Most of all, we don't stop them from doing anything. Both are super athletic and my boy plays baseball, basketball and football and swims competitively. My my girls plays soccer, tennis, basketball. Everyone sees them dealing with this so elegantly and let's them know how awesome they are. That is empowering in itself.

    So my advice is to create situations where your child can grow and share and be proud of what he handles every day. The more we put it out there and live our lives to the fullest, the better my kids feel about their diabetes.

    Your little guy is still so young and I cannot imagine what that is like. Trevor was diagnosed when he was 4, but what I can tell you is that living mindfully like you are doing is only going to serve him the very best. I wish you the very best!! You are doing a great job!
     
  12. TracieandJim

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    I worry about this also with both my DSs but irregardless of D. Im trusting that since DS is so young this wont be much of a problem since hes growing up with it. DH and I try very hard not to make it 'too different' by pointing it out or hiding when we are in public. Things like that. Almost the 'I dont care' attitude. I feel like that will be the beginnings of confidence building so he hopefully get stuck on feeling different later. I have a lot of faith in him right now.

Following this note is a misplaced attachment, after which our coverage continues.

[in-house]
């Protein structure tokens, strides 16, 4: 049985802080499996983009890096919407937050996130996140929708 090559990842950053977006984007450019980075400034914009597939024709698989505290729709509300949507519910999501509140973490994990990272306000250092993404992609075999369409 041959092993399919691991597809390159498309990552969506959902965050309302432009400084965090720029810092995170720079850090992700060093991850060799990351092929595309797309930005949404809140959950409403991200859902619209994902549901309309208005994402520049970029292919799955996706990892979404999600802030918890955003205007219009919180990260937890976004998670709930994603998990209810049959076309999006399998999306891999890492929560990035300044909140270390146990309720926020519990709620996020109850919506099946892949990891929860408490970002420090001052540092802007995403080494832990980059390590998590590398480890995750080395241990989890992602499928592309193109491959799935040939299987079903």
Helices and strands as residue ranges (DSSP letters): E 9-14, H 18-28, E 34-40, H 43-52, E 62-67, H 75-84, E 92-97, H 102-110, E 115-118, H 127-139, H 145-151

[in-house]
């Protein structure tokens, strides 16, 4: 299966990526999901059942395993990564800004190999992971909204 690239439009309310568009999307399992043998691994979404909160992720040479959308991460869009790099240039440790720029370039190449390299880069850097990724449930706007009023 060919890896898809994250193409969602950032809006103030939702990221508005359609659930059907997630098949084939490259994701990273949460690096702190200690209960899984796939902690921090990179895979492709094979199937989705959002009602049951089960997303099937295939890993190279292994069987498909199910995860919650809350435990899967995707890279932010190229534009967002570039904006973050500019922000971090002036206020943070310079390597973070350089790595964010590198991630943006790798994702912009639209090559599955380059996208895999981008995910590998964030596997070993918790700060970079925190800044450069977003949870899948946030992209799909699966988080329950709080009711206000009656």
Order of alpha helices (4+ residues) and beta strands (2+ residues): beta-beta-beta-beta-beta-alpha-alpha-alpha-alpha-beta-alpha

I like Tracys idea of the pod for mommy to wear. 3 is still a very impressionable age. They still want to impress you, be you, do what you do... in fact, I would get a dummy pod and put it on me visible and not say a word. He will notice and begin to question you. You can say 'oh that? well Im ...fill in the blanks'. This way its not that big a deal and hopefully he will shrug and insist on where his own pod is!
     
  13. StillMamamia

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    Someone on here once mentioned the book

    'Parenting Children with Health Issues'

    Don't know if it's good or not, but maybe it's worth a try, if you're interested.
     
  14. Adinsmom

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    Thanks again for all the support and advice. :cwds: